We did one of these threads for Google’s Pixel 3 Event and it was well-received. I figured it would also make sense to do it for Apple’s October Event. If you’d like to watch the presentation, it’s available on Apple’s website.
Apple updated the Macbook Air, Mac Mini and iPad Pro at this event. Here are my hot takes on all three.
Macbook Air: One of the best computers of all-time gets an update
The Macbook Air is up there with the 2015 Macbook Pro as some of the best laptops ever made. It was the first Apple laptop to implement SSD and felt blazing fast because of it.
The model has aged incredibly well. As a matter of fact, this post is being written on my Mid-2012 Macbook Air. The keyboard is great and for my day-to-day tasks it still works well. However, it can only run a limited number of games. Also, retina screens have ruined me so I can see every pixel.
What’s great is Apple has largely kept what is great about the computer intact. It has the same wedge design that makes it easy to fit in a backpack. It has an updated processor, new retina display, more battery life and is 17 percent lighter than the previous model.
The new Macbook Air uses Apple’s 2018 butterfly keyboard, which has a bit more travel (or so they say) than the 2017 model and is a lot more reliable. I’m indifferent, but know some will be extra critical. Also, there is no TouchBar model—thank goodness!
What about ports? The MagSafe, SD card, Thunderbolt 2 port and traditional USB ports are gone. The 2018 model contains 2 USB-C / Thunderbolt 3 ports and a headphone jack. This is the same configuration as the low-end Macbook Pros. While I think the loss of ports in a professional lineup is a shame, it is a fair adjustment for the mid-range models.
Despite how good I think this update is, I am confused about Apple’s positioning here. I fully expected the Macbook lineup to simply replace the Air. There seems little reason to purchase a Macbook. Sure the screen is about an inch smaller, but it cost more and is slower than the new air.
There’s also a ton of similarities when comparing the new Air to the low-end Macbook Pro. Perhaps you’re trading a bit of graphics power and screen brightness for less weight and more battery power. I’d be curious to see a comparison.
OK, final thought—I can see this Macbook Air aging just as well or better than the previous generation Macbook Air. As dissapointed as I was with the updated Macbook Pro, Apple did a solid job with the new Air!
Mac Mini makes a comeback
Apple updated it’s Mac Mini for the first time since 2014. The new computer comes in Space Gray and has 4-and 6-core configurations. It can be customized to have up to 64GB RAM and up to 2TB storage. The new Mac Mini also includes Apple’s T2 chip for additional security.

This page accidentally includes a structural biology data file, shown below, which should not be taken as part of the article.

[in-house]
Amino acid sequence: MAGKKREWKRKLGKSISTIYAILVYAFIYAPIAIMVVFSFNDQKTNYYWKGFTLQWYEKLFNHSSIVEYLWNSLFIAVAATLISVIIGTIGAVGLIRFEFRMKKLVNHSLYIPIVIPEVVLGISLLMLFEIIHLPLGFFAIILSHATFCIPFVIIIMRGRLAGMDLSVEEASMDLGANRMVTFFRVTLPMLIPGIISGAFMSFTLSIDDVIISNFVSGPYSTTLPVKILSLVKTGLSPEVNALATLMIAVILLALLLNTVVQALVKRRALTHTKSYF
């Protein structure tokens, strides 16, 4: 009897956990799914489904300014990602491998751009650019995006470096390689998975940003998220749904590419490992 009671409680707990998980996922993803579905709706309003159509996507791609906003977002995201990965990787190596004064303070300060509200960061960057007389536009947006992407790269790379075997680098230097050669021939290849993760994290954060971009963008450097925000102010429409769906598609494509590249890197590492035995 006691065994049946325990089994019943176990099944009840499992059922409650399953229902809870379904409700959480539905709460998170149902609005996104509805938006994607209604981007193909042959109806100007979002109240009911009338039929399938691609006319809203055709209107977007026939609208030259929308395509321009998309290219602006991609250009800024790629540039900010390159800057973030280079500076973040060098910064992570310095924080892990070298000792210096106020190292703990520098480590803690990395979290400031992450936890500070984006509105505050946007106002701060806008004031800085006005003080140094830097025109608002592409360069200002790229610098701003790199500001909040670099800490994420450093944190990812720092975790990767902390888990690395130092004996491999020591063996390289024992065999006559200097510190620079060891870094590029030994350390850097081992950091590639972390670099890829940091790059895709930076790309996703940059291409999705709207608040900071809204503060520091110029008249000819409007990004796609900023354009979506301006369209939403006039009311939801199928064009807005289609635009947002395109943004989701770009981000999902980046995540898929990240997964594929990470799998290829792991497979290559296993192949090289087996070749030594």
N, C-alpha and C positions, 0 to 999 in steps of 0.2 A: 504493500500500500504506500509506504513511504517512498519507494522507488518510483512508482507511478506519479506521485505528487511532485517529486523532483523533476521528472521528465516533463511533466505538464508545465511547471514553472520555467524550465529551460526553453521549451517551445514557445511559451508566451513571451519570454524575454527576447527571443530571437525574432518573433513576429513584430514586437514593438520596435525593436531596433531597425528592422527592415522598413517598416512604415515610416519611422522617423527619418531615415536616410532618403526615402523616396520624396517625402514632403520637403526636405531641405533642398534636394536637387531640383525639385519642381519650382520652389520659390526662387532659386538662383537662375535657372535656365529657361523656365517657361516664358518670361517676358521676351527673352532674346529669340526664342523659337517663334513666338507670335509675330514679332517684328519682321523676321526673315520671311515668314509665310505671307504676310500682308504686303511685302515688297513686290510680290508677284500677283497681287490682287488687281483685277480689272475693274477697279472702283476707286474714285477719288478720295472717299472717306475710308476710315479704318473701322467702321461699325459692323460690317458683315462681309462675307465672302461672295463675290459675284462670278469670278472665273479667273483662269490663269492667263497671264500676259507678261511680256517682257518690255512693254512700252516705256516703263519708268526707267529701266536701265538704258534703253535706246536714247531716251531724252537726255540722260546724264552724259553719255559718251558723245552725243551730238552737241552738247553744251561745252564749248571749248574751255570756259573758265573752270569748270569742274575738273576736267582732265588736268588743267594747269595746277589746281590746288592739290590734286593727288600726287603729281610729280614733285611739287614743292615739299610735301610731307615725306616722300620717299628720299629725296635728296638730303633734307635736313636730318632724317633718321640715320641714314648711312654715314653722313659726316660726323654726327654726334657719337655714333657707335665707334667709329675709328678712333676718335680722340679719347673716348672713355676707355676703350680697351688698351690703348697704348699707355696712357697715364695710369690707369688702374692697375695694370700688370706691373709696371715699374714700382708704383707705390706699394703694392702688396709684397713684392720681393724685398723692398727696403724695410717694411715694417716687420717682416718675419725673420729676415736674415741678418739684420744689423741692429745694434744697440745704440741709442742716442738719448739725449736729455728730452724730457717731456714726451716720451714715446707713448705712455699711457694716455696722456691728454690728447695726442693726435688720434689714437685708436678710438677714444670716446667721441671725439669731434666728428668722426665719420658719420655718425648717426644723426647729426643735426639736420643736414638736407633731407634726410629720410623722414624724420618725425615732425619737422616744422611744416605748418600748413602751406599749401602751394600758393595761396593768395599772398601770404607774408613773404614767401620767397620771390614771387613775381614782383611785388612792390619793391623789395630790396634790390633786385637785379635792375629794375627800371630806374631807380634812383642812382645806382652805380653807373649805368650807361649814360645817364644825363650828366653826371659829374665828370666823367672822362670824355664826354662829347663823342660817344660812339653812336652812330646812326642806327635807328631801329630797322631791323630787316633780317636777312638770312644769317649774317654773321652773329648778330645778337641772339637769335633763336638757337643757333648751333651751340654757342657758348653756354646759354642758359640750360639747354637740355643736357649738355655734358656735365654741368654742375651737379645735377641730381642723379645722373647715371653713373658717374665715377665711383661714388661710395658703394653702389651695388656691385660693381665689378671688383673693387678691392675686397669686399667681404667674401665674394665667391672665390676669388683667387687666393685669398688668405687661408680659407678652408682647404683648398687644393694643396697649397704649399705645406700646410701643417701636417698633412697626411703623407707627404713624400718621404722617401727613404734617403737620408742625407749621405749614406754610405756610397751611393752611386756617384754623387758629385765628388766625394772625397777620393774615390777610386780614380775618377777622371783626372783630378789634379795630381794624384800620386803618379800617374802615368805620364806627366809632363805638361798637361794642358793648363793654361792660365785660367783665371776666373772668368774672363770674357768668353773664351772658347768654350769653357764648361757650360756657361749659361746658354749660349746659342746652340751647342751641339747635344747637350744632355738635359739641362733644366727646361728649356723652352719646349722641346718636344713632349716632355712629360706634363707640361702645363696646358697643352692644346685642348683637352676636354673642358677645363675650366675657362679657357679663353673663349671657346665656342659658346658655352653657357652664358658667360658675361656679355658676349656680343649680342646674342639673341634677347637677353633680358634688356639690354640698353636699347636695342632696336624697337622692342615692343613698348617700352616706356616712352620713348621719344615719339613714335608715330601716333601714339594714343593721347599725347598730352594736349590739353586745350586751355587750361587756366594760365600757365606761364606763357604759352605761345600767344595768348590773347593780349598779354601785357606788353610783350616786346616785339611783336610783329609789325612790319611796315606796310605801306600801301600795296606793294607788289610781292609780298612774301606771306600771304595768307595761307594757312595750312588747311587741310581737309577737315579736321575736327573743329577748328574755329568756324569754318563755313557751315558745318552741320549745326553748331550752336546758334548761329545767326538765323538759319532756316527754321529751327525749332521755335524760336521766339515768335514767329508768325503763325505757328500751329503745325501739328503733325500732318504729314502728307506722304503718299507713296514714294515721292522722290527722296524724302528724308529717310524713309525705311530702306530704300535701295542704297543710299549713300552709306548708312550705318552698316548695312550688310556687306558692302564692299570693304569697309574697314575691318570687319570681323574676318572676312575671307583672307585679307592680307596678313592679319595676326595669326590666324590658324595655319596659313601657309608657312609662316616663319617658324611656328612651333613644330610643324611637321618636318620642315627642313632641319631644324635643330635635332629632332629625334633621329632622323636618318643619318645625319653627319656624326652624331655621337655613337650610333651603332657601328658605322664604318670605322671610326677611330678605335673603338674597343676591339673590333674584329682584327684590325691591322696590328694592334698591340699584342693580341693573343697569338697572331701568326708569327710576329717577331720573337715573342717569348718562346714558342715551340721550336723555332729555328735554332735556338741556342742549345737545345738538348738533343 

What’s not to like here? The Mac Mini is a computer many love. There is no Mini trashcan or radical redesign. Apple took what was working and updated the specs.
Also, I love this product shot of the Mini internals with the T2 chip.
Perhaps the only deterrent is that the new Mini did receive a price bump. It now starts at $799 instead of $499. Even with that, it seems to be well-received. It’s a versatile, affordable Mac computer.
iPad Pro loses Touch ID, gets a spec bump
Like many, my main interest in this event was around the new iPad Pro. Many expected them to have reduced bezels and do away with the home button and Touch ID in favor of a larger screen and Face ID. They did just that.
I’m not sure how I feel about Face ID. The conspiracy theorist in me says it is feeding some sort of government database so they can identify people in airports. I’m sure most will love the feature though.
The iPad pro gets a new processor—the A12X Bionic and Next-Generation Neural Engine. One thing that stuck out to me was the claim that this chip is more powerful than 90 percent of laptops sold last year.
That’s a really incredible claim. If true, it:
- Throws a ton of shade at Intel whose current generation i7 lineup is considered the top of the line for most laptops.
- Makes me wonder if we’ll see these processors replace Intel in Macs sometime in the near future.
- Seems like an incredible value considering the base cost of the iPad Pro is $799.
But does a tablet really need that kind of power? Maybe for AutoDESK and AutoCAD? It certainly doesn’t seem that mobile games require that kind of power. The nature of the App Store itself dissuades a lot of AAA titles from appearing on iOS.
- There’s a new Apple Pencil (2nd Gen) for $129
- There’s a new Folio Keyboard for $179
- The iPad Pro now has a USB-C connector
I rarely say this, but I am disappointed that the iPad Pro is not smaller or lighter than the previous models. I’ve realized that the iPad Mini is probably dead and want to replace my iPad Mini 2.
I was hoping that the new iPad Pro would be smaller and lighter and could replace my Mini. Unfortunately not. It is slightly taller and narrower than the previous one and weighs 1.03 lbs. It’s almost the exact same size and weight as the 9.7-inch iPad.
While it seems like a device with amazing potential. I don’t think I’ll be purchasing a new iPad Pro.
Unrelated to the product itself, but I strongly dislike how scrolling vertically on the iPad Pro product page forces the user to scroll horizontally.